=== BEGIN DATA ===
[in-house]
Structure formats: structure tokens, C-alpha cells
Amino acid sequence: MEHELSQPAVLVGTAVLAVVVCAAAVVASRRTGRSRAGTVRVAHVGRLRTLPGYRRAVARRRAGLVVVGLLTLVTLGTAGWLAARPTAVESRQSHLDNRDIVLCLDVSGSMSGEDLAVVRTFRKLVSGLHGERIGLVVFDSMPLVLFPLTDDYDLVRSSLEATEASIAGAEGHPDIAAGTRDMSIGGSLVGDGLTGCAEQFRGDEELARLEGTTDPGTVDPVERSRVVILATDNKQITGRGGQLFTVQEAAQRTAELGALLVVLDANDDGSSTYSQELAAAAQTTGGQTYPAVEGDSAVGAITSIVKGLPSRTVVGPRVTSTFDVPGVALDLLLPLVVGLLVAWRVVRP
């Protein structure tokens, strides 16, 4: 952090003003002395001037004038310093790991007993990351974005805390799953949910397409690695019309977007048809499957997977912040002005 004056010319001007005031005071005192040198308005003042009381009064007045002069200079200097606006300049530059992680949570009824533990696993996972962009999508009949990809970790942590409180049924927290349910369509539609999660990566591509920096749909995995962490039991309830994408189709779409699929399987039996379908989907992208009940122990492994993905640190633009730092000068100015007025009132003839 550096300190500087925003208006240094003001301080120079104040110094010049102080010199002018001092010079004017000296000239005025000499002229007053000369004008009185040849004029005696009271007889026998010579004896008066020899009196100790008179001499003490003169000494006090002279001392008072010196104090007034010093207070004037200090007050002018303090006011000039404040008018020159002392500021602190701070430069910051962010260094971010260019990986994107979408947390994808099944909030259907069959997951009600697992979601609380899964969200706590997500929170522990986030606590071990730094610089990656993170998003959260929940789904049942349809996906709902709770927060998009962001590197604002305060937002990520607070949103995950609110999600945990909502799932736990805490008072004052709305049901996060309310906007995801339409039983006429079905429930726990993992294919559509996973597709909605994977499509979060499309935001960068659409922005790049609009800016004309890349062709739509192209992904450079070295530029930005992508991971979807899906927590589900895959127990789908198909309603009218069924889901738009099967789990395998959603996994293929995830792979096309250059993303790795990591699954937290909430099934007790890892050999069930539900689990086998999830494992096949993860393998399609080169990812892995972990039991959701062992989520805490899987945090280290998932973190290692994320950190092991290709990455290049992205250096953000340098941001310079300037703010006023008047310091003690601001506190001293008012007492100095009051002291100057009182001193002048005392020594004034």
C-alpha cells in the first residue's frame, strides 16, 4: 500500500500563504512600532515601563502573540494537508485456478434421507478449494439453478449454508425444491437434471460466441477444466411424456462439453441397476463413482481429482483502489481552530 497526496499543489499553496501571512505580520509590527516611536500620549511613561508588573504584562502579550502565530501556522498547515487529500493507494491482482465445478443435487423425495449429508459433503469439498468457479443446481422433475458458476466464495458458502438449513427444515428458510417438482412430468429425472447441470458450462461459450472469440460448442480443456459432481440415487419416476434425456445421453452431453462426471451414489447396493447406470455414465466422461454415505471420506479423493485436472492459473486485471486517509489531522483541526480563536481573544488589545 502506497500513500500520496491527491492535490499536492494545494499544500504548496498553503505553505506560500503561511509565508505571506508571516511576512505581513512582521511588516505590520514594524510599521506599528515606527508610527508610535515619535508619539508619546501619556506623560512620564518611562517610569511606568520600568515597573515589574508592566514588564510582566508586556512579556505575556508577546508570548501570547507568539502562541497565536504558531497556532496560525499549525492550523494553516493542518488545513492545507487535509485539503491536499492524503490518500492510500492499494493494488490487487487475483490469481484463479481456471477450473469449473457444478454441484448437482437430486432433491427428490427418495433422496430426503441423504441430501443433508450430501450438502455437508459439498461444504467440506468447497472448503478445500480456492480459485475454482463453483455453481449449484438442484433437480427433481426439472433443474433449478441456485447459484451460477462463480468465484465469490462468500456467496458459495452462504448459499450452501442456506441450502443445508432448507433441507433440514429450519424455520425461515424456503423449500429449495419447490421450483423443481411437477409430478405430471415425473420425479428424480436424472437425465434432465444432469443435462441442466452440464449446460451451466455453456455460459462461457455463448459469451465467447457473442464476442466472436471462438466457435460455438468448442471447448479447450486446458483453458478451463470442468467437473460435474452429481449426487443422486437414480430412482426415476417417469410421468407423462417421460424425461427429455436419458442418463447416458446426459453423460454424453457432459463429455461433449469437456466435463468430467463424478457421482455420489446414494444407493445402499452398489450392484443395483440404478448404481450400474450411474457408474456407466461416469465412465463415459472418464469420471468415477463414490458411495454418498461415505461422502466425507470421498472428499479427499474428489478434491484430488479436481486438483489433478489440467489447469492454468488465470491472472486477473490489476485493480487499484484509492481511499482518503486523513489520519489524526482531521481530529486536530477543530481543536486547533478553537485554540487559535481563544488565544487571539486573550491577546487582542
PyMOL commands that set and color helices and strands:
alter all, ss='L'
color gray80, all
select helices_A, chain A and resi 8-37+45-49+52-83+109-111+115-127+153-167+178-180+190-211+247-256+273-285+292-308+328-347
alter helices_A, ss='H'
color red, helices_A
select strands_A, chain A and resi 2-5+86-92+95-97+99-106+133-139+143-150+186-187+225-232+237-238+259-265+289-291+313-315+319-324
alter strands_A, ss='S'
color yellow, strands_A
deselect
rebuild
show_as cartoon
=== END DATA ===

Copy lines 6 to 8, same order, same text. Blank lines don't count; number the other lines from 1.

PyMOL commands that set and color helices and strands:
alter all, ss='L'
color gray80, all